TSA Pre vs Global Entry – What’s Best?
February 28, 2016
Endless, winding lines and waiting, waiting, waiting to go through TSA and immigration checks at airports – who among us hasn’t sworn that this is absolutely the biggest downside to travel, especially international travel? Due to the growing numbers of passengers in transit and increased safety concerns, nearly all countries now require extensive screening of passengers and their belongings. With an increase in terrorist incidents, we can all agree that this is necessary. But come on, need EVERYONE be subjected to scrutiny at the same level?
Luckily, there are now several programs that shorten and streamline these processes. TSA PreCheck (TSA Pre) and Global Entry are the top two domestic and international programs engineered by the US Customs and Border Patrol Department and the Department for Homeland Security to help travelers speed up entering and leaving the airport. These are not the only trusted traveler programs – others include FAST, FLUX, NEXUS, SENTRI, SES, Smart Gate and STEP. These programs from different countries provide assistance to travelers, as well as a faster check in and out. Overall, the two most helpful programs for US citizens are TSA PRE and Global Entry. Worth considering: several levels of American Express cards reimburse you for the application fees applicable to these programs, which is something to consider.
Let’s take a look at their respective benefits:
TSA PreCheck is a program for domestic travelers which allows them to go through expedited security lines within the United States. These travelers are not required to remove their belts, laptops, shoes or light jackets. Some other information about TSA Pre:
•To get TSA Pre, applicants pay a one-time fee of $85. If accepted, their benefits last for 5 years.
•To apply for TSA Pre, applicants must fill out an online application, then verify themselves in person through a face-to-face interview at one of the authorized facilities. These are primarily done at airports; check your area to see where the closest location is. TSA also requires a fingerprint.
•TSA Pre is available in most airports in the US (about 150 total; find the closest one to you here: https://www.tsa.gov/tsa-precheck).
•On some occasions, TSA Pre members may not be able to go through the expedited lane, and may be subject to random screenings.
•If you don’t get accepted to TSA Pre (which is rare, but it can happen), TSA keeps your $85 fee.
You may say, “but I have ‘TSA Pre’ printed on my boarding passes sometimes and I’ve never paid that fee or gone through that process”. True enough; travelers are picked on a random basis for this perk, but there’s no guarantee unless you buy in. No one knows what the criteria are and they seem to be applied inconsistently. For example, I traveled to and from Seattle with my daughters last August. On the way out I was lucky enough to get TSA Pre and neither daughter did. But on the way home, my 13-year-old was the lucky one and little Isabella and I had to drag everything through the slow line and “undress” along with the rest of the herd.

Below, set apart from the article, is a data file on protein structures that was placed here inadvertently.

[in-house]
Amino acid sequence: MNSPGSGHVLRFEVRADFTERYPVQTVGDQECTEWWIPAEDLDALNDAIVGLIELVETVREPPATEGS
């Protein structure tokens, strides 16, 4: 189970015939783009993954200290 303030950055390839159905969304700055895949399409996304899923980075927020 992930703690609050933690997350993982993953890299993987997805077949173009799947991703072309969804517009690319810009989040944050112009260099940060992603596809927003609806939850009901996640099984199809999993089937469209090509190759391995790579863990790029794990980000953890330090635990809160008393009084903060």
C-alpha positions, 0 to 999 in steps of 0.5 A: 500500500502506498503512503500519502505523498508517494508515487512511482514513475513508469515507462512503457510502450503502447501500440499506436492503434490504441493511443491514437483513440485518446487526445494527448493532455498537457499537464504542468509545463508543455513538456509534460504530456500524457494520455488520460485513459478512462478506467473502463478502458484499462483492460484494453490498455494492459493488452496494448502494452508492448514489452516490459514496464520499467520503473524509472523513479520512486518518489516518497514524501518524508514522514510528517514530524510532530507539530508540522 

Global Entry helps you clear border control and U.S. Customs quickly and efficiently regardless of your place of origin outside the United States. This program was created to allow low-risk travelers to receive expedited clearance upon arrival. Global Entry is not awarded to frequent travelers, unlike TSA Pre, and requires a one-time fee of $100. Global Entry benefits, once awarded, last for 5 years. The key to getting all the benefits you deserve from your Global Entry designation is to enter the Global Entry ID number (Known Traveler Number, or “KTN”) into your frequent flyer traveler profiles (you are now a “Known Traveler”), and to make sure it’s in all of your plane reservations. Here is some other information about Global Entry:
•Global Entry allows participants to automatically by-pass the standard touch-screen/manual check-ins and proceed through a quick check. Global Entry participants should automatically qualify for TSA Pre without paying the additional $85, although I’ve seen comments indicating that this doesn’t always hold.
•To apply for Global Entry, you must fill out an online application. If approved, border protection officers require an in-person interview, photo and fingerprint.
•Global Entry is not offered at all airports; about 58 airports (none in Italy, unfortunately) currently offer the service.
•Global entry allows expedited customs 100% of the time, at all eligible airports.
Both Global Entry and TSA Pre are wonderful tools for keeping travel more streamlined and efficient. The only downside is that your checked bags are rarely ready after you’ve whizzed through Global Entry. Maybe the next step will be tagging Known Travelers’ bags in a way that they will always come off the plane first?